Stop proposed nature-preserve giveaways
UPDATE 4/12/13: Thanks to all who took action to oppose these bills and protect our nature preserves, both of these bills are effectively dead this session.
Please join me in asking our legislators to stop 2 proposed laws that would gut our state & county land preservation programs, including Hillsborough County’s ELAPP, and give away our public conservation lands to private interests & corporations. I’m sending the letter below to all the legislators in Hillsborough County’s legislative delegation, hoping they’ll understand that their constituents won’t stand for the horrible impacts these laws would have on our popular ELAP conservation program.To:
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Stop 2 bills from devastating Hillsborough’s ELAPP environmental-land program
Dear legislators in Hillsborough County’s delegation,
The two bills below would have devastating impacts on Hillsborough County’s ELAP program — our Environmental Lands Acquisition and Protection Program. The first bill (1) severely restricts the purchase of conservation lands by counties & cities as well as the state; the second bill (2) addresses state-owned land, which could impact some of the land that ELAPP co-owns/co-manages with SWFWMD.
ELAPP is hugely popular in this county — 79% of the voters approved the 2008 referendum to tax themselves up to $200 million to continue the program. We are counting on you to defend that mandate and protect our investment.
HB 901 (Rep. Stone) / SB 584 (Sen. Hays) – Prohibits the purchase of public conservation lands by any governmental entity — state, county, or city — unless an equal amount of public property is returned to private ownership, effectively killing the acquisition of conservation land in Florida. (In fact, since much of our public lands have been purchased with bonds requiring the land to remain in conservation, the bill is effectively a prohibition against acquiring ANY new public conservation lands).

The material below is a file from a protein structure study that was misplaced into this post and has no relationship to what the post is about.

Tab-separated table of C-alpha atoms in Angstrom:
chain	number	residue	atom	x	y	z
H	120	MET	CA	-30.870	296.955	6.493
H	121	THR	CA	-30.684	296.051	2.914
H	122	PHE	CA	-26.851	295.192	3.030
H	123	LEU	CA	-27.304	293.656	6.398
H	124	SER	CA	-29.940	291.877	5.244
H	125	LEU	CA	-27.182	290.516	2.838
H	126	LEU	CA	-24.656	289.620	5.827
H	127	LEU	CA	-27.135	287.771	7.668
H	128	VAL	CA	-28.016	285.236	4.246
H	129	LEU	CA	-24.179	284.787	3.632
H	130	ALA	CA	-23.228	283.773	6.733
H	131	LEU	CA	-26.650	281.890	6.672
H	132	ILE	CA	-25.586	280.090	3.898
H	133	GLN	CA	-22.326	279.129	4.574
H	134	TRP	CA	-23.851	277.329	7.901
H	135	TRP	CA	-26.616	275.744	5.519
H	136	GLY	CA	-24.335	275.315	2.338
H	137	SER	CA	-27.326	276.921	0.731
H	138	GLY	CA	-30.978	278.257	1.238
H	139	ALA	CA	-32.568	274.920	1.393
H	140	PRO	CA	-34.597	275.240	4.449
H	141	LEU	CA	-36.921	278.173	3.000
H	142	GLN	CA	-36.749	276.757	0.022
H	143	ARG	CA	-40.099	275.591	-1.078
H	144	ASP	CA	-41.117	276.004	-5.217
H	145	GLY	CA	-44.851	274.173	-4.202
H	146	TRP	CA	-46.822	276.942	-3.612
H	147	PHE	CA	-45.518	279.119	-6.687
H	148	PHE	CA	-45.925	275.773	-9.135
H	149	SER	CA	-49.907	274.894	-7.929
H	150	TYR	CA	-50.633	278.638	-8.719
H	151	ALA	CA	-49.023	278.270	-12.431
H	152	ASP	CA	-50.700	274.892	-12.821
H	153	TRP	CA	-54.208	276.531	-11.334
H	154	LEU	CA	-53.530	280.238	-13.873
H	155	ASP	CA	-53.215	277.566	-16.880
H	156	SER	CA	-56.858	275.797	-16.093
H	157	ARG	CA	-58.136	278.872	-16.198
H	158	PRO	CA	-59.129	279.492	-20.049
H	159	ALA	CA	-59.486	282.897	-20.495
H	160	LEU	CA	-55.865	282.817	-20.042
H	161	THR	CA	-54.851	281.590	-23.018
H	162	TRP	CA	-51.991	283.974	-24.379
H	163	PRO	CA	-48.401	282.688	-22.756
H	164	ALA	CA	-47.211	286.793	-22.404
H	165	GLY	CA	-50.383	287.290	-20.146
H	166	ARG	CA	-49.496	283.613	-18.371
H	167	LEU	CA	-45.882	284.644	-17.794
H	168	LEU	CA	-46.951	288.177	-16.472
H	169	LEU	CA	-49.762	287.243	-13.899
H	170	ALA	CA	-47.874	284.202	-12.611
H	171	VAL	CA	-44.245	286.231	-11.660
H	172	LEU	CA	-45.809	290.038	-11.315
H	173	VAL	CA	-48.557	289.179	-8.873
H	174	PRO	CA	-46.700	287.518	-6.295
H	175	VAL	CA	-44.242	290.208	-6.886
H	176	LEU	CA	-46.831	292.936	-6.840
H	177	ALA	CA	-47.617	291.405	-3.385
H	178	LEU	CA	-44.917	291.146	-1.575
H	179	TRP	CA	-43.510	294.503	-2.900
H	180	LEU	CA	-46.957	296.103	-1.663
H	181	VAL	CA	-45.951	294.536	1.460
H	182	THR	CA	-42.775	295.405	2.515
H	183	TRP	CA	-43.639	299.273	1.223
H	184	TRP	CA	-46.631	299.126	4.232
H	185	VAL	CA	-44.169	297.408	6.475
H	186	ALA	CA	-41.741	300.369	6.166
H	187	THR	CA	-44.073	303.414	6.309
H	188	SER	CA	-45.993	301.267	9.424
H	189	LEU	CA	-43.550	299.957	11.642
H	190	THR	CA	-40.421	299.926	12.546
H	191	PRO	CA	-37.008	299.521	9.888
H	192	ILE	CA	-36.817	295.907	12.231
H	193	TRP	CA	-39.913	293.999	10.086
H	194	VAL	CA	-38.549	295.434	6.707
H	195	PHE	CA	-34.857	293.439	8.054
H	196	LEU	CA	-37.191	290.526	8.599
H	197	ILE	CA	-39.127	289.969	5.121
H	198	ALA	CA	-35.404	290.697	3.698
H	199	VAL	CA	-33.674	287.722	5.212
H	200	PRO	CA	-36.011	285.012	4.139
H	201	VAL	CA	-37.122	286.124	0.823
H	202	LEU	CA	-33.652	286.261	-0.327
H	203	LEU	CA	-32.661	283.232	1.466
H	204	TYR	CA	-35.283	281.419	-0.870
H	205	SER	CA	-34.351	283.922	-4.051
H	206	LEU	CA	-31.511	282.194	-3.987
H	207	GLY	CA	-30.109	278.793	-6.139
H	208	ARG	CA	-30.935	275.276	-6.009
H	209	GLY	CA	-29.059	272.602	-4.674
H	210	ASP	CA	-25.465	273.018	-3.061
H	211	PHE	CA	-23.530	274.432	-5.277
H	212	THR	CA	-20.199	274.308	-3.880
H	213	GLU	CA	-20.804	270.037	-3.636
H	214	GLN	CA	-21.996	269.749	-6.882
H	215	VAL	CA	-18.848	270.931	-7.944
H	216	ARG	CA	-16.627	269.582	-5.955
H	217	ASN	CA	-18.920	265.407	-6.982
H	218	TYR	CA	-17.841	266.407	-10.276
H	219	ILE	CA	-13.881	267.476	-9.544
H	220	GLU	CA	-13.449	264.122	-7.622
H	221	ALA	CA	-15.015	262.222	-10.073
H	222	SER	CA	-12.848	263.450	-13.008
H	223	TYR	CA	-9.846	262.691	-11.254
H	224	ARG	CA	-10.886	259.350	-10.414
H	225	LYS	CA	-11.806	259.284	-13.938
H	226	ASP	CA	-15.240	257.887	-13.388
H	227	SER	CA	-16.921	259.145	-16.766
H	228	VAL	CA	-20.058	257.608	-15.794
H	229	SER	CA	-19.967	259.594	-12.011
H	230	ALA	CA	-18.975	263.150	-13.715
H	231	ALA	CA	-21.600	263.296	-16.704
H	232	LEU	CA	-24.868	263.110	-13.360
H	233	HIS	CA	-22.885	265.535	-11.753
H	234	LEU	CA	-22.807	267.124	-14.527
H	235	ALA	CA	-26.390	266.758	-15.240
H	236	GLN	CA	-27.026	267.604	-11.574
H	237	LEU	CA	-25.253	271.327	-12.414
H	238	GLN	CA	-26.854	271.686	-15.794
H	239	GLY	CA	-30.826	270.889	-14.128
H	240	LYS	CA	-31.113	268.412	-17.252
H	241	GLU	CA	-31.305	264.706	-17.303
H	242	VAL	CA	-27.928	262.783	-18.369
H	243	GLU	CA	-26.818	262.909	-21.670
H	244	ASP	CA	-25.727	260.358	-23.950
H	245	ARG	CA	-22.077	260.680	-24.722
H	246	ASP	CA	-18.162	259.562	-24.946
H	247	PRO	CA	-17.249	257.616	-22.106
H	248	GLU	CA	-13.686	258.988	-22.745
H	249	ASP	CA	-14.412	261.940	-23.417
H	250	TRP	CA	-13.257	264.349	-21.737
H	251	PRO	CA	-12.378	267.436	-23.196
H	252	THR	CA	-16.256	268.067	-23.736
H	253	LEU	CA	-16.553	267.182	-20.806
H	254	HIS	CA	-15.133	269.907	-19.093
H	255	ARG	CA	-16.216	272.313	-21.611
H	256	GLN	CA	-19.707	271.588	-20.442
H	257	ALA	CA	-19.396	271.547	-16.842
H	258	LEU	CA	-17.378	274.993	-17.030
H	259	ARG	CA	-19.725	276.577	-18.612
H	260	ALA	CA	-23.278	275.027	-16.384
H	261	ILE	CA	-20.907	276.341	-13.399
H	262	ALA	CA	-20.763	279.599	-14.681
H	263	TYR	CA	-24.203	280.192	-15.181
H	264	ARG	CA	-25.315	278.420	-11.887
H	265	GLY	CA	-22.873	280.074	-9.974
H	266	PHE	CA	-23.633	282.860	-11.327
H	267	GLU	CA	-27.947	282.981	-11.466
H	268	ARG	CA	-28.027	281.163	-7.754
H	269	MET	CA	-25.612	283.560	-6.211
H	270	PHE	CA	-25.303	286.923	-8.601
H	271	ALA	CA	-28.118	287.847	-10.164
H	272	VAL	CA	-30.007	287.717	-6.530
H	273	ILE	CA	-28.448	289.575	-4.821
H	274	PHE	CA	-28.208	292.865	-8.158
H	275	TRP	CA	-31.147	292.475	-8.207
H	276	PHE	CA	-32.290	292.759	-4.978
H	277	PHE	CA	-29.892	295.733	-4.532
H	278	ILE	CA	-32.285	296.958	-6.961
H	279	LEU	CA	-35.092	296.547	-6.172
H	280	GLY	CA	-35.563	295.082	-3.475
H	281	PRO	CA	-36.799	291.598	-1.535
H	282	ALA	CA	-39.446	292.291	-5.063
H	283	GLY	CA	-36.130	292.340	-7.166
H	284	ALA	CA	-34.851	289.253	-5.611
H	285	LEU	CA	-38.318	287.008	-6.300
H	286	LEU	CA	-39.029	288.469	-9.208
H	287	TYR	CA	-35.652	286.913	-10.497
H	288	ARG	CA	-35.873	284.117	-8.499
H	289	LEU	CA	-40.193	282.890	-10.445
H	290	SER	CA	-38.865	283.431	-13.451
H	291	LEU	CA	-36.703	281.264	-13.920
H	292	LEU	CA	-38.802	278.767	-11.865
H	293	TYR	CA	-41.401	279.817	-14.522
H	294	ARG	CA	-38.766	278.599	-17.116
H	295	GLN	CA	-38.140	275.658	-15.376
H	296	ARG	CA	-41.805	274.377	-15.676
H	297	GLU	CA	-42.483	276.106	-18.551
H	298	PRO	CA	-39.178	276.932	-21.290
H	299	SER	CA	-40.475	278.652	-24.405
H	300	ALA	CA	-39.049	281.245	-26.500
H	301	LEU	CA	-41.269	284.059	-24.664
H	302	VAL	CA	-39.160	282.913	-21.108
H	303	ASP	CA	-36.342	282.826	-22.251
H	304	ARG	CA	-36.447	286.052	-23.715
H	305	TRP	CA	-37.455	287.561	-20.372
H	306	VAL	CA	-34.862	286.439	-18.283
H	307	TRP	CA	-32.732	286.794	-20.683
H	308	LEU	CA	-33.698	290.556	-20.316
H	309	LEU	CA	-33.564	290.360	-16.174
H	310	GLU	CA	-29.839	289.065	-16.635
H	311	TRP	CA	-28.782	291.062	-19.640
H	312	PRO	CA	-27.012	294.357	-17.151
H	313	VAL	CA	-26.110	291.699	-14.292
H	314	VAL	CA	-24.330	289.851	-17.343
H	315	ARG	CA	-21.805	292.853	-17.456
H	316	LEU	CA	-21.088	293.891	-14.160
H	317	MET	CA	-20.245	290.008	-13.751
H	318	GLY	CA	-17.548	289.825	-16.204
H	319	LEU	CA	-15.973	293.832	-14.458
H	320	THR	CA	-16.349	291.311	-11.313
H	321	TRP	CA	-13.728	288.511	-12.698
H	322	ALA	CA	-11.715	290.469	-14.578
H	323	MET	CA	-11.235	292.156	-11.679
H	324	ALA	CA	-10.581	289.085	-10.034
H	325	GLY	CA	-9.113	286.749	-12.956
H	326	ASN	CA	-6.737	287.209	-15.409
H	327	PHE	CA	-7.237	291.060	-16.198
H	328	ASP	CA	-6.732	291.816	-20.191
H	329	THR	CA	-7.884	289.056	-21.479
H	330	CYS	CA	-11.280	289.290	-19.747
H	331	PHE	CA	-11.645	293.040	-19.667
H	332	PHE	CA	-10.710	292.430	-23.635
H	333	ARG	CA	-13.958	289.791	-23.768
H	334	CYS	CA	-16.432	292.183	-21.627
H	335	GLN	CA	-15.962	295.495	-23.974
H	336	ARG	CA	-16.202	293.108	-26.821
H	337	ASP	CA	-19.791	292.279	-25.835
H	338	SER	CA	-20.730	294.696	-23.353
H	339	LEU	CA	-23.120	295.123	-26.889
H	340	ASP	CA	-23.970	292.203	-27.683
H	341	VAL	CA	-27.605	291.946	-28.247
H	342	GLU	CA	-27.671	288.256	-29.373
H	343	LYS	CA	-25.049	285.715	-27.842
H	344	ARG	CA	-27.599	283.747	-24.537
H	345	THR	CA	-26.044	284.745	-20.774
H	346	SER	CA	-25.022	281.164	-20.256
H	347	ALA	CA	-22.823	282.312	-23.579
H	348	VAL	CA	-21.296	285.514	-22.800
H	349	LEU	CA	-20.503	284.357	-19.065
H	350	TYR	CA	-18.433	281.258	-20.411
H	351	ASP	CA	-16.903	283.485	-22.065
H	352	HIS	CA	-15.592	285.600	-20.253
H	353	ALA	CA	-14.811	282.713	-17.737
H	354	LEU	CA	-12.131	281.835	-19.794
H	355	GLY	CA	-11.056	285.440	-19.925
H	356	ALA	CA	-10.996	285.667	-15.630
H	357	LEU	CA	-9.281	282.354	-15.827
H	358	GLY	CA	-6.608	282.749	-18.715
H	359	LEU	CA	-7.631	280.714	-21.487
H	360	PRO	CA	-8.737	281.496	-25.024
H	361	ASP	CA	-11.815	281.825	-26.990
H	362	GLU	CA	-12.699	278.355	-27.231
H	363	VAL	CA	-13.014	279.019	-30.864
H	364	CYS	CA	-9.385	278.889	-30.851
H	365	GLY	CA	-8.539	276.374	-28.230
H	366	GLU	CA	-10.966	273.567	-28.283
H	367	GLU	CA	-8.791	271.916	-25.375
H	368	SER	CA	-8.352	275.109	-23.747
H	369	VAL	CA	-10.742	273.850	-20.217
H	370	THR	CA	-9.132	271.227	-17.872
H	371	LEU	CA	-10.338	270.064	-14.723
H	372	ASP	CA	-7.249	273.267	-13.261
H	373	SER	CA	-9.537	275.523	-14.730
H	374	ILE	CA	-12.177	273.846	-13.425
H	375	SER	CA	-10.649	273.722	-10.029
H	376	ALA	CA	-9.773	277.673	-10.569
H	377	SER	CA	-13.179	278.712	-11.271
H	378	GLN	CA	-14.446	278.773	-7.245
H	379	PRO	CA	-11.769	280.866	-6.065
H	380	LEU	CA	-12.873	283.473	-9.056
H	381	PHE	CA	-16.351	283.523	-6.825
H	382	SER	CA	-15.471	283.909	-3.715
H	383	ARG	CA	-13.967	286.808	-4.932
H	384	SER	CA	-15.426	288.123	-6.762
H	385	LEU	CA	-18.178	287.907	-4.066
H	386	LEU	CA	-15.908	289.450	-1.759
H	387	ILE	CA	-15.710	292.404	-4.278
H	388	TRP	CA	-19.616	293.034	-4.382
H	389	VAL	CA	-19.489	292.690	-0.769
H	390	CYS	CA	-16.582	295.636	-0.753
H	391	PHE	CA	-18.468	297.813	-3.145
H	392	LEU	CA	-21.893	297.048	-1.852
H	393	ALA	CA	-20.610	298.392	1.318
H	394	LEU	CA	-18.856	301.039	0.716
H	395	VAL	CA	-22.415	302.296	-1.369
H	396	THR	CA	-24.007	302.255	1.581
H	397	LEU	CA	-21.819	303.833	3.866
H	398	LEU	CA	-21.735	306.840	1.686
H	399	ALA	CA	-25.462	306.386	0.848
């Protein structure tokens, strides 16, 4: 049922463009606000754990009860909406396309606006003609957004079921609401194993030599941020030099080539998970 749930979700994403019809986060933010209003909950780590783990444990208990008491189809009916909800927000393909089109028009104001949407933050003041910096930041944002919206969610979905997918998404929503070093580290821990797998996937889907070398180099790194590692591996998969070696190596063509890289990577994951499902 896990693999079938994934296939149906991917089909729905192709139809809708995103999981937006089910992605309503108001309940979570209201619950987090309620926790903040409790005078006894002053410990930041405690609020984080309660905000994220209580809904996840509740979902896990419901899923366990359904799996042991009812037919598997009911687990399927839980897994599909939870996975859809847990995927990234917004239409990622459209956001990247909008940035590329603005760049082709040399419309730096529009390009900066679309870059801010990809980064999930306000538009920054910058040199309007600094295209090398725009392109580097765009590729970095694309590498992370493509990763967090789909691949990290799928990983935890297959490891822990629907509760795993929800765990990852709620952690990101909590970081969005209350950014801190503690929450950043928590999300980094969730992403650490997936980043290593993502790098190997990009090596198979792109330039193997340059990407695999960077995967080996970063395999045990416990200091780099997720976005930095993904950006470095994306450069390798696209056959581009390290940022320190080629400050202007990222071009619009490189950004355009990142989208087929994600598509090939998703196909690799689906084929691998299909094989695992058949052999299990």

The severe restrictions on ELAPP in this bill’s language would make it impossible for ELAPP to continue acquiring, protecting & restoring environmentally sensitive land:
A county may purchase land for conservation purposes only if:
(1) An accurate inventory, not more than 1 year old, of government-owned property is made public;
(2) Sufficient funds are approved in the county’s annual budget for the maintenance of existing properties;
(3) An analysis by the county describing the annual cost of maintenance of the proposed land purchase is completed; and
(4) An equal amount of public property not being held in conservation is returned or sold at fair market value to the private sector.
HB 33 (Rep. Smith) / SB 466 (Sen. Altman) – Allows individual and corporate private land owners to exchange state owned land for conservation easements over their private land holdings. This would remove the state lands from public management, placing them back into the hands of private interests for farming, grazing, timber and other private uses. Since the alteration of the original state lands for these new agricultural uses would be irreversible, and since there is no requirement in the bills for the conservation easements to be permanent, this does not seem fair to Florida’s taxpayers. This bill proposes to give state lands away permanently in return for a temporary easement. It does an end-run around statutes that ensure Florida gets equal or better value in any land exchange. This bill is opposed by the United Water Fowlers of Florida, Audubon Florida, and other conservation groups.
The Florida Conservation Coalition (FCC), founded by Bob Graham & Nathaniel Reed, opposes both bills.
Please do all you can to stop these two bills.